My absolute favorite city we have visited thus far is Krakow, Poland. From the moment we got off the coach  and I saw the city, I immediately understood why Krakow is considered the cultural capital of Poland! I loved being able to walk down the street and find random street art graffitied on the walls or stumbling into markets every few blocks. Also, the locals were extremely friendly and helpful. At every shop, I was greeted with a friendly smile. My favorite experience was when I bought hand-made Polish pottery to ship home, and when the owner saw my last name, he said, “Oh! I didn’t know you were Polish yourself!” This experience, like many others, made me feel very welcomed. Also, it was very noticeable that Krakow has a lot of colleges in the town. The locals were very close to college aged, and the city had a very “young people” vibe. The age and cultural feel of Krakow spoke to the “rebuilding” character of Poland since after World War Two. Everything in Krakow looked old, but the people and vibes of the city were young and new. Poland is an old country, but they have been rebuilding and re-growing since after the end of The War.

One specific thing I noticed about Krakow was that about 25% of locals I met in the mall and in shops did not speak English. I tried asking a worker a question in the Oskar Schindler museum, and she did not speak English. Neither did the cashier in a pierogi place I visited. This was interesting and surprising, because everyone I spoke to in other countries spoke English. I am not sure why this is. I plan on asking my Polish Grandfather when I get home to see if he has an explanation. It was tricky, but I loved trying out my minimal Polish language skills I learned from my grandfather those three days! Another note I made during our stay was the abundance of Catholicism in Krakow. I know Poland has always been a Catholic country, but I loved being able to see all the old Catholic churches and memorials throughout the town. On our free day in Krakow, I was able to visit St. Mary’s Basilica, St. Andrews, and the Wawel Cathedral. These three churches were all so beautiful, and I felt very connected to my faith while visiting them.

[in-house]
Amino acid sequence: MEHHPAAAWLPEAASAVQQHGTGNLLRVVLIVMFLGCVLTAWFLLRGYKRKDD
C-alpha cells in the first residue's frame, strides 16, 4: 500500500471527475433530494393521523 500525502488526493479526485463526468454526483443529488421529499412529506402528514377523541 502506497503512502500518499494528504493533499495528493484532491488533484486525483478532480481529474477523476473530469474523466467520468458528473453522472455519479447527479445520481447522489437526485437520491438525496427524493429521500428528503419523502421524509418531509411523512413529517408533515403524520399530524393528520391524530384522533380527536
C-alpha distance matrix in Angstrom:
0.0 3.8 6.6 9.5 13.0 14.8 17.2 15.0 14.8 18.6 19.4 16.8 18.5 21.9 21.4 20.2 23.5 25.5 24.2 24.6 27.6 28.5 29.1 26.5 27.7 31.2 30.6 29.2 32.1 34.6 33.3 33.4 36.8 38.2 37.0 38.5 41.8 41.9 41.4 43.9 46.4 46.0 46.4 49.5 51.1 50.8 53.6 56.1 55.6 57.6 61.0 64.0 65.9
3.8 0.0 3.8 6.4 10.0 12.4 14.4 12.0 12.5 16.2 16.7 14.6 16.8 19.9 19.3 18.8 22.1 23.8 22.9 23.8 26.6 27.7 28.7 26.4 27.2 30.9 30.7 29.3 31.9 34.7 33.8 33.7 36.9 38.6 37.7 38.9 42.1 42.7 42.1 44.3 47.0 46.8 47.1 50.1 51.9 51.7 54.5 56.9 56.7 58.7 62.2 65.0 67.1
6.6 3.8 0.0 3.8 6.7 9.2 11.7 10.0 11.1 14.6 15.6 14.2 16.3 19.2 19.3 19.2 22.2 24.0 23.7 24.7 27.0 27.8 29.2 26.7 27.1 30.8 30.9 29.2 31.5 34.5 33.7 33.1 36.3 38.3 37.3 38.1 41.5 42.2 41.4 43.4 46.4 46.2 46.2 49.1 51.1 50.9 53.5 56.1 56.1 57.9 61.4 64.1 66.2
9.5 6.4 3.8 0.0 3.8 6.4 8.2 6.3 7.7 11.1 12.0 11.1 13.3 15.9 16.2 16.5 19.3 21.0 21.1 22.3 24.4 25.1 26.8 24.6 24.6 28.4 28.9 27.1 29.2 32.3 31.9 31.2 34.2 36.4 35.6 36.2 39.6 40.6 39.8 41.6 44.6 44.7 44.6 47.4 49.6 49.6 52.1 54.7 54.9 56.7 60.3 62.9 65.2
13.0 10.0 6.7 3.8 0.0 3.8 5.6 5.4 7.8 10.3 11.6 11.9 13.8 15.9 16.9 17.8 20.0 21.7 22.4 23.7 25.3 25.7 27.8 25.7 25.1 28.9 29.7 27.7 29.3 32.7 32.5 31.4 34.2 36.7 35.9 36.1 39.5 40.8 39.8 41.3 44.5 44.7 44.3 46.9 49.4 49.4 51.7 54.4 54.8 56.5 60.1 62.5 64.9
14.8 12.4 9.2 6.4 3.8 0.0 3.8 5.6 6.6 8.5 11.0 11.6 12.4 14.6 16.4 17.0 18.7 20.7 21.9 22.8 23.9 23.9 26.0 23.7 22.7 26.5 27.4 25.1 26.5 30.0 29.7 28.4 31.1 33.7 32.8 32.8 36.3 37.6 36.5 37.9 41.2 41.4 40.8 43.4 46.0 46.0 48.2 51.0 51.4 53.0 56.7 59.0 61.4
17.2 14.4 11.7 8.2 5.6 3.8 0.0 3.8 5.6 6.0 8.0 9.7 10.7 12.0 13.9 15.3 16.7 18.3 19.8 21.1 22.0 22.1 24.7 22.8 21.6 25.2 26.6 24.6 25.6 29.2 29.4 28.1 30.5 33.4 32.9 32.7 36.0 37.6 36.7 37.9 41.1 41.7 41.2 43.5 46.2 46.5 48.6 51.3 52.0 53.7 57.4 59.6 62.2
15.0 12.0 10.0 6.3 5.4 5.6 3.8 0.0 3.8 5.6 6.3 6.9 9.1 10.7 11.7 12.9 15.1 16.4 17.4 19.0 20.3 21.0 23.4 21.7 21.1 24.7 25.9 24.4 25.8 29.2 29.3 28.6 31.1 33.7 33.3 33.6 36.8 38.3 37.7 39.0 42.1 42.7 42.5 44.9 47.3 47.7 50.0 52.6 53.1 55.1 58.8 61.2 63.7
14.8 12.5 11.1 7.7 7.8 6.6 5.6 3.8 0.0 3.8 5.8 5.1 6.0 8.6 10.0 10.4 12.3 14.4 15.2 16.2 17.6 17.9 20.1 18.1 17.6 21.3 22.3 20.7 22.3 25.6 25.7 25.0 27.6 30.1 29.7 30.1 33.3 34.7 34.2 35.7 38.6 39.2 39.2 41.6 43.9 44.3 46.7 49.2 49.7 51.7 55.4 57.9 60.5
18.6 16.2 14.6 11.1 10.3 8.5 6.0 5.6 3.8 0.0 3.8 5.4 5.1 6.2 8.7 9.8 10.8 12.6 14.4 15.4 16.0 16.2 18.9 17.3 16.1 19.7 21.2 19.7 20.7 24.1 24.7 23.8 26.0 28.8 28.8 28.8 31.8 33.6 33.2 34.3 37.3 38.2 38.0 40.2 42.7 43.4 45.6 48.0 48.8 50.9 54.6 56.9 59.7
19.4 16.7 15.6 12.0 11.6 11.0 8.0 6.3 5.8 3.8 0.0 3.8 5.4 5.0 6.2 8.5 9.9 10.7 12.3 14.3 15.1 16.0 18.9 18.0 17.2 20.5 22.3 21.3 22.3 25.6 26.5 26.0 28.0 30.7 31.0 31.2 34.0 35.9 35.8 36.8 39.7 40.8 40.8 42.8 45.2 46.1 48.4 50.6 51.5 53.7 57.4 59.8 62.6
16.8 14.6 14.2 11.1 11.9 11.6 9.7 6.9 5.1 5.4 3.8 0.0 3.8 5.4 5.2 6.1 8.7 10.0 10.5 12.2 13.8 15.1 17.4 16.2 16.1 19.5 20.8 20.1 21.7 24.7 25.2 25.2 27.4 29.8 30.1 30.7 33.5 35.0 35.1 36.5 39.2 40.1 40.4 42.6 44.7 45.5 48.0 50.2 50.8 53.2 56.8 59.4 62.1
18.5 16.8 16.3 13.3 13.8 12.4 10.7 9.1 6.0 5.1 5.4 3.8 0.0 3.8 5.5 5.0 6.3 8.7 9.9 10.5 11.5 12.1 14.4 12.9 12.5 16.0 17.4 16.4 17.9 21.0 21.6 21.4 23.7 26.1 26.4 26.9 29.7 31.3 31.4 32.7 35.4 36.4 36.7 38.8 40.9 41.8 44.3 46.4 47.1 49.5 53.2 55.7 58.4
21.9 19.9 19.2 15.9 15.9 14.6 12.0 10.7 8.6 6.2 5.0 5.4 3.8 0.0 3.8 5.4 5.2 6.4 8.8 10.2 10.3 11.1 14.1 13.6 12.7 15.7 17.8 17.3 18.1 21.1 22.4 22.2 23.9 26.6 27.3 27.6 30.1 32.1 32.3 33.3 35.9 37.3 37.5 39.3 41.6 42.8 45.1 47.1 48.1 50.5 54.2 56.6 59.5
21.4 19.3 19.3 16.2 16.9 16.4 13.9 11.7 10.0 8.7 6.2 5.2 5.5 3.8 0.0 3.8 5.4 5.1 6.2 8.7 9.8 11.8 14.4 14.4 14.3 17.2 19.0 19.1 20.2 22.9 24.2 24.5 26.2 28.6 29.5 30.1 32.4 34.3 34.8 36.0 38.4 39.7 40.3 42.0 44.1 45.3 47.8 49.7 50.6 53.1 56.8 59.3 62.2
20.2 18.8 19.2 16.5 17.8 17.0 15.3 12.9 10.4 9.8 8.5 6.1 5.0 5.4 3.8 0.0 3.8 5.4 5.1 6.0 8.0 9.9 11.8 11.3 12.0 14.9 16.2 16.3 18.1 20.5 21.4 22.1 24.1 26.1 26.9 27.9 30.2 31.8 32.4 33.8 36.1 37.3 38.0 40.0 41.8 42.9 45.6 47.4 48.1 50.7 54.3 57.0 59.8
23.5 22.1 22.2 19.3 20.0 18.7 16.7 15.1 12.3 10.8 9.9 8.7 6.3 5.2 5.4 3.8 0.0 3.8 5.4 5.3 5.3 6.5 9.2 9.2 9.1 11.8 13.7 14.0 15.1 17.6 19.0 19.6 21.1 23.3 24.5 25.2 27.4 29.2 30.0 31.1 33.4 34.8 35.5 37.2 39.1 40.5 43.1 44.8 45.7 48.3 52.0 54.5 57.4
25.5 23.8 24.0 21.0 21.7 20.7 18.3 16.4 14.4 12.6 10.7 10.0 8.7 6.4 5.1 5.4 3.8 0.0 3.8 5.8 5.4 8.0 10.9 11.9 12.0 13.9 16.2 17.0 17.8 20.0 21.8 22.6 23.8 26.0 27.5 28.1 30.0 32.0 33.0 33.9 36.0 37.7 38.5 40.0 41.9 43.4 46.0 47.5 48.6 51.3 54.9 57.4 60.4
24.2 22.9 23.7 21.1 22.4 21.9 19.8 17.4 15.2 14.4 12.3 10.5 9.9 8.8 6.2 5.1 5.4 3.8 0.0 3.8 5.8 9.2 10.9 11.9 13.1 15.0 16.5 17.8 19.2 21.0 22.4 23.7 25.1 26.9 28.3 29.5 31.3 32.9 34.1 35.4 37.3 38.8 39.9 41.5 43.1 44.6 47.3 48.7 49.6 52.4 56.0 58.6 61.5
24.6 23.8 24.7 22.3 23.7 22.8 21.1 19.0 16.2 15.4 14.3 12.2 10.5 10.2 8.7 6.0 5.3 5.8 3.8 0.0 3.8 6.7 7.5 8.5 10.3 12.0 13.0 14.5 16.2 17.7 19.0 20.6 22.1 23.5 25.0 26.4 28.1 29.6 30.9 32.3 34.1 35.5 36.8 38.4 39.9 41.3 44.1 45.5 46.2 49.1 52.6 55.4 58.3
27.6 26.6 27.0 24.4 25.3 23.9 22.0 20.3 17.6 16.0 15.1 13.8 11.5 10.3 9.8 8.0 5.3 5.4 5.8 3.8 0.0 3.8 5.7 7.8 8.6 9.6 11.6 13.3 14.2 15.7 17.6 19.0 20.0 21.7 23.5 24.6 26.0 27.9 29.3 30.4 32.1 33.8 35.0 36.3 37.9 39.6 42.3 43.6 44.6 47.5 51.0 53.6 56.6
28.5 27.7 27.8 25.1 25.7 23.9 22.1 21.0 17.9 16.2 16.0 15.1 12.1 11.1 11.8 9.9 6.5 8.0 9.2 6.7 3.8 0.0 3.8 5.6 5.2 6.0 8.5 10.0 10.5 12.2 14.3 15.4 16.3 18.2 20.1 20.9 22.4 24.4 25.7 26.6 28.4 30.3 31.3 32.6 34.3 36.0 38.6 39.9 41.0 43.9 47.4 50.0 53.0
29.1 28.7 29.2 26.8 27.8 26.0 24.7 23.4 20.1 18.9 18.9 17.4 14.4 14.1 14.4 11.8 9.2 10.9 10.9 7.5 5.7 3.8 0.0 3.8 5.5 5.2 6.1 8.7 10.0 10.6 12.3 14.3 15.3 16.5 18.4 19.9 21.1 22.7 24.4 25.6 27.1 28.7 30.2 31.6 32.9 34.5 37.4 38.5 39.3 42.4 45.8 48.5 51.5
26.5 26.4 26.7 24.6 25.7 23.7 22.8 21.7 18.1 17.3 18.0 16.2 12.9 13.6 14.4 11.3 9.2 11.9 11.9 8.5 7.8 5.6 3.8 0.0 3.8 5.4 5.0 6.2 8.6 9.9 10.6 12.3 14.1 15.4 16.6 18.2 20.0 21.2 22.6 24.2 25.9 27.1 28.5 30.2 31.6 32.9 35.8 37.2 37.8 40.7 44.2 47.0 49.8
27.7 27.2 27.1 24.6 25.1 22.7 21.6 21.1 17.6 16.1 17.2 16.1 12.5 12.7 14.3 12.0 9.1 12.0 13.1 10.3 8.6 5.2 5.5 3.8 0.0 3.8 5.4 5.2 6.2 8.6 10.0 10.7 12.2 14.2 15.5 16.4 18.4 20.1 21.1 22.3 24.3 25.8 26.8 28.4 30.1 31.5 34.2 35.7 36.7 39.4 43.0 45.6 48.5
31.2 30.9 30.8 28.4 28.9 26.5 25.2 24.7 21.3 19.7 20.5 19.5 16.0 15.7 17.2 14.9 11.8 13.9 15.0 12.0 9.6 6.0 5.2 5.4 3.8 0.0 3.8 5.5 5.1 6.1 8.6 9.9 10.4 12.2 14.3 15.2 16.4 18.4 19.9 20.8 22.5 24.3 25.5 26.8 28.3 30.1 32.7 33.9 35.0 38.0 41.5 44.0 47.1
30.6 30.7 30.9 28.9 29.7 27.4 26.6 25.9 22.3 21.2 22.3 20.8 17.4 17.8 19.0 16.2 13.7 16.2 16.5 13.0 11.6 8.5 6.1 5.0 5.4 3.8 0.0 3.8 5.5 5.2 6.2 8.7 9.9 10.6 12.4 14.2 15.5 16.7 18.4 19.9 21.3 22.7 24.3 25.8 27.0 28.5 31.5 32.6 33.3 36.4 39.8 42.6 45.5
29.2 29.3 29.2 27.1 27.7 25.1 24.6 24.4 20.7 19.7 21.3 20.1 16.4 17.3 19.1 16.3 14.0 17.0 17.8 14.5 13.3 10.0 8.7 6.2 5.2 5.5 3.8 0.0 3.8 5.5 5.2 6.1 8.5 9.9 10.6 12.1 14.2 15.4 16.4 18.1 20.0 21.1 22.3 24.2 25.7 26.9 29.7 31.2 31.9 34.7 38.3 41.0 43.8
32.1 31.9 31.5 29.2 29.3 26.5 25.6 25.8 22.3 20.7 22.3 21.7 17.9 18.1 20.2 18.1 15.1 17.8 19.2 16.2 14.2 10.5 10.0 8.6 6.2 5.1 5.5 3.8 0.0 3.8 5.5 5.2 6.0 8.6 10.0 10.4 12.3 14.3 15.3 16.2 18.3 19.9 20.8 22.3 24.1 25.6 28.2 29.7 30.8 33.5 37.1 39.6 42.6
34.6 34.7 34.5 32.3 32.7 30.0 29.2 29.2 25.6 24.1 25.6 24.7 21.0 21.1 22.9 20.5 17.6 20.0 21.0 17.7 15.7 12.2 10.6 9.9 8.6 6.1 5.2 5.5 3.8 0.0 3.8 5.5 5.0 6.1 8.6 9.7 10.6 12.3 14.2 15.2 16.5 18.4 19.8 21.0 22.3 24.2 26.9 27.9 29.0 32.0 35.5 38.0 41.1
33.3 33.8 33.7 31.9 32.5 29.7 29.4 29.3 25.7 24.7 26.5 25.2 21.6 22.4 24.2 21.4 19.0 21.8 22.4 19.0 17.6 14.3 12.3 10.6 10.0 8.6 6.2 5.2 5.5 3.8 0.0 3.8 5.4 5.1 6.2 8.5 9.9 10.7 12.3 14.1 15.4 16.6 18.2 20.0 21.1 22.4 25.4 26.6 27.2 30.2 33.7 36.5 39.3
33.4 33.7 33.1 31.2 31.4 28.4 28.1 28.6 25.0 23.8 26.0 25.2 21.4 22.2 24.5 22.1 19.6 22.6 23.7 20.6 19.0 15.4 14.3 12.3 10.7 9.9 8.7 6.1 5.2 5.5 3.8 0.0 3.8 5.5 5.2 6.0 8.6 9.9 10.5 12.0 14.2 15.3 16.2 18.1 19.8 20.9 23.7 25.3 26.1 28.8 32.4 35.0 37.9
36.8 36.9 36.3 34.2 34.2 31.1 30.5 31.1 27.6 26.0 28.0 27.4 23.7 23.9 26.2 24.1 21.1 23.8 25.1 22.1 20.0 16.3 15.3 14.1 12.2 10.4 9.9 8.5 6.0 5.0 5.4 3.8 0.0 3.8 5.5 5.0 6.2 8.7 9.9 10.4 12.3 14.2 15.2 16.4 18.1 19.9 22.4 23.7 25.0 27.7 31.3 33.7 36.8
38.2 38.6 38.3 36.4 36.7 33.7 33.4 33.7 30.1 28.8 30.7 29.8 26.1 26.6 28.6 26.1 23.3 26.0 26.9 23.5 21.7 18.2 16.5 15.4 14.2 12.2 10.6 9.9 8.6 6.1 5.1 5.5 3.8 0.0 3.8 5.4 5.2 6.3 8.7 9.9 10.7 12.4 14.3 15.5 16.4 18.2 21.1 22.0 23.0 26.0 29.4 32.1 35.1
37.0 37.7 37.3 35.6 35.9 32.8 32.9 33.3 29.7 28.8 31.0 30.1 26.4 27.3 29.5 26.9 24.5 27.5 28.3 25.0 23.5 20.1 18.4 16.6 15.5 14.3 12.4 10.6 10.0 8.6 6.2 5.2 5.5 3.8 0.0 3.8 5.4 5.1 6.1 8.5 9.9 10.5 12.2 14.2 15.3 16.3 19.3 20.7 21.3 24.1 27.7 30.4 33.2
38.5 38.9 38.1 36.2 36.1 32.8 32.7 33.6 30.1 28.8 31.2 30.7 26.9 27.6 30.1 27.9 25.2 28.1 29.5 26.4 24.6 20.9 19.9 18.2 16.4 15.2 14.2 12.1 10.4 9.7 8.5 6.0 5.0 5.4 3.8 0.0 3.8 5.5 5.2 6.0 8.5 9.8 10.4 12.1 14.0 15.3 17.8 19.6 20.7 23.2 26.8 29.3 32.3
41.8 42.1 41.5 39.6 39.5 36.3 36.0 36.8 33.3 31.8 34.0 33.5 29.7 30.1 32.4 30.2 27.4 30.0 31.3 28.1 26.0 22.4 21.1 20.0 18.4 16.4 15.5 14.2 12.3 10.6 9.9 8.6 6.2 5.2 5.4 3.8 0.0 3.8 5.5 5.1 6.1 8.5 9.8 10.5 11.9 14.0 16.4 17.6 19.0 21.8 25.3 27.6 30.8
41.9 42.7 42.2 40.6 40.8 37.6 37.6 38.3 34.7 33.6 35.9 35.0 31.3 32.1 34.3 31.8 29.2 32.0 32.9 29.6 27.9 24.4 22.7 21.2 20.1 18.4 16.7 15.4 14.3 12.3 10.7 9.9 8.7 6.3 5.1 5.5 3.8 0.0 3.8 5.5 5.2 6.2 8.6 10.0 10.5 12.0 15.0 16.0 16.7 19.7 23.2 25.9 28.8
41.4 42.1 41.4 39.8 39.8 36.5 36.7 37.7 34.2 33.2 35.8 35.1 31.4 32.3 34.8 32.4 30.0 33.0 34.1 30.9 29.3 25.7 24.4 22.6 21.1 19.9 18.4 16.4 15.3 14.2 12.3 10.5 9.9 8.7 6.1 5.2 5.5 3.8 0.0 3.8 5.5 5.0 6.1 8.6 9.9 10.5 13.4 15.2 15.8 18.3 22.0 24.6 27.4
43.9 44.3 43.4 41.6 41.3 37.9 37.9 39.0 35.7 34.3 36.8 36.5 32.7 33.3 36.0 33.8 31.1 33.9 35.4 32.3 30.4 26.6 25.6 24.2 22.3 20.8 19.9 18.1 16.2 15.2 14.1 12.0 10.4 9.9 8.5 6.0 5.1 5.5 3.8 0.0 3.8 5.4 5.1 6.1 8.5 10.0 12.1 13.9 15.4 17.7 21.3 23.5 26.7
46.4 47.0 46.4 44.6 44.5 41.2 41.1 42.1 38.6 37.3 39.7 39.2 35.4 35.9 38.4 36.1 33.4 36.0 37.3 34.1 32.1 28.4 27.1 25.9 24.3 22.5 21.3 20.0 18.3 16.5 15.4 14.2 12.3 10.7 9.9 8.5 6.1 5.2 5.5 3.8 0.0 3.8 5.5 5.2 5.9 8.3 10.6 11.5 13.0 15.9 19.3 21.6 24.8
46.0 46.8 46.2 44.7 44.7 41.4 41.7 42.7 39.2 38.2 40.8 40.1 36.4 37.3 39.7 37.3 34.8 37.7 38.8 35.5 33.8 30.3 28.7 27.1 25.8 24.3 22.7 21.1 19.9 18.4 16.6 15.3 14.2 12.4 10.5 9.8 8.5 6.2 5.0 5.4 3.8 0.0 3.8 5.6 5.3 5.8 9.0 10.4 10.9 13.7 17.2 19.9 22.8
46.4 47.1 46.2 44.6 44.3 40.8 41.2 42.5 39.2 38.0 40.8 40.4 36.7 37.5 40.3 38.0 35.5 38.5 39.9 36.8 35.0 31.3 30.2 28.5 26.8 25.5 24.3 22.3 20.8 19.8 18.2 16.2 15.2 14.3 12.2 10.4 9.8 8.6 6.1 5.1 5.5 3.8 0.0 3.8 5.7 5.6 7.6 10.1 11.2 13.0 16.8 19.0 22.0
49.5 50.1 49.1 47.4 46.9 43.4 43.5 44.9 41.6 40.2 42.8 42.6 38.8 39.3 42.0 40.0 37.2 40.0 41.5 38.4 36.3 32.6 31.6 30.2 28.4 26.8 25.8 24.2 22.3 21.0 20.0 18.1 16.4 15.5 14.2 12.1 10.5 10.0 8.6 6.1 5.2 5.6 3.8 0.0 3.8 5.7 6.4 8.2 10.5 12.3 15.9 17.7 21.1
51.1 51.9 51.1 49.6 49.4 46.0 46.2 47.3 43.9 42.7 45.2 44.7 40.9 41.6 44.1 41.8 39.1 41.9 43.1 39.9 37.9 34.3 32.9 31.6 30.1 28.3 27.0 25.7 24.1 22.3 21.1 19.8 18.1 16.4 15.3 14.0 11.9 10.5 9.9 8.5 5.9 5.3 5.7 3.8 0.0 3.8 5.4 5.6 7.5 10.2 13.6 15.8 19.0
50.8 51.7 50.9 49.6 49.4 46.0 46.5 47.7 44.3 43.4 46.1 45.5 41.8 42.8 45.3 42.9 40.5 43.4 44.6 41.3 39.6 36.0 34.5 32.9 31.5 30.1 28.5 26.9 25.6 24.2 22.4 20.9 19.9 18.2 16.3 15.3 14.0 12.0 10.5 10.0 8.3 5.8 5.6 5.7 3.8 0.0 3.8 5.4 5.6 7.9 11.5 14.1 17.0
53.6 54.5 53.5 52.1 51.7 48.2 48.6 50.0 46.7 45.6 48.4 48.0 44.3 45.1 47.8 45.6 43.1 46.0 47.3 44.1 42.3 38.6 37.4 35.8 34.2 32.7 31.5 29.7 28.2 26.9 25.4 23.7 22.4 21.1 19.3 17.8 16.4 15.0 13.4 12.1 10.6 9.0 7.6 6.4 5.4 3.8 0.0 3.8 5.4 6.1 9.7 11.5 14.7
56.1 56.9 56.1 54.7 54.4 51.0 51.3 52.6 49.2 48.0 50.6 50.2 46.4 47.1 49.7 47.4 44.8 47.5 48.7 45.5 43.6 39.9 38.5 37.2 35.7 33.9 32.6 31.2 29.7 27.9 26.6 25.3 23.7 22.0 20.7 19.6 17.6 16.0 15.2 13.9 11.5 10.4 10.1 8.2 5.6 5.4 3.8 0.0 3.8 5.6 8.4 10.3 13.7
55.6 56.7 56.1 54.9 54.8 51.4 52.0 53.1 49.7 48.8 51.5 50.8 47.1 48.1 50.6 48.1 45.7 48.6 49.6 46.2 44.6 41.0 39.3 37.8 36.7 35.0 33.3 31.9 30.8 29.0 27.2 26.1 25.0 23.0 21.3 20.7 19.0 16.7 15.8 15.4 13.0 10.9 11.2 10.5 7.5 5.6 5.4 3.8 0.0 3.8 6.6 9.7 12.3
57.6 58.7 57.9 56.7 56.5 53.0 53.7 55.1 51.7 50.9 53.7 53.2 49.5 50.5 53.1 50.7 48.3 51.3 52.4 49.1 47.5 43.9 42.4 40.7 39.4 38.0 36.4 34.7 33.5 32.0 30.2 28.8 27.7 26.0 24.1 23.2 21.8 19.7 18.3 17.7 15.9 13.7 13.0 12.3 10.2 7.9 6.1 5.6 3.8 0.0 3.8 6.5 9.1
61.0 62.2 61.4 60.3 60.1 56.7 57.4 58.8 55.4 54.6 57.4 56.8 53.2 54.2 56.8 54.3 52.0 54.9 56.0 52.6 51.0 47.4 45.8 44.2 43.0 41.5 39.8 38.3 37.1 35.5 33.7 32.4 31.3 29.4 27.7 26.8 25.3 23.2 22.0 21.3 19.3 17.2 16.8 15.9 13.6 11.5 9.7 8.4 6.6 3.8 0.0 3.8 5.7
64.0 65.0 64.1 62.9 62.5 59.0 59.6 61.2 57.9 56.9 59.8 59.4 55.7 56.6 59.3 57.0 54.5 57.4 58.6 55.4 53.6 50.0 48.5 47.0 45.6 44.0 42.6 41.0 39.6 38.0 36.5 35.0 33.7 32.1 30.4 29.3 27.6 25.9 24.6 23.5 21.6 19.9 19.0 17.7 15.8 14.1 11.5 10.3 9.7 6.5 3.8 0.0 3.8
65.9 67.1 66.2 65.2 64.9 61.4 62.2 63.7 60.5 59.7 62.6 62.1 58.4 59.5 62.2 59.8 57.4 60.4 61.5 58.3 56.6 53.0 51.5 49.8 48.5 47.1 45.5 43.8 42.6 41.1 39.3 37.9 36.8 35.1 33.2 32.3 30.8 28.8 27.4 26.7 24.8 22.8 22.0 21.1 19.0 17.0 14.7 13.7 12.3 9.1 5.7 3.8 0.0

Auschwitz: Where Words Fall Short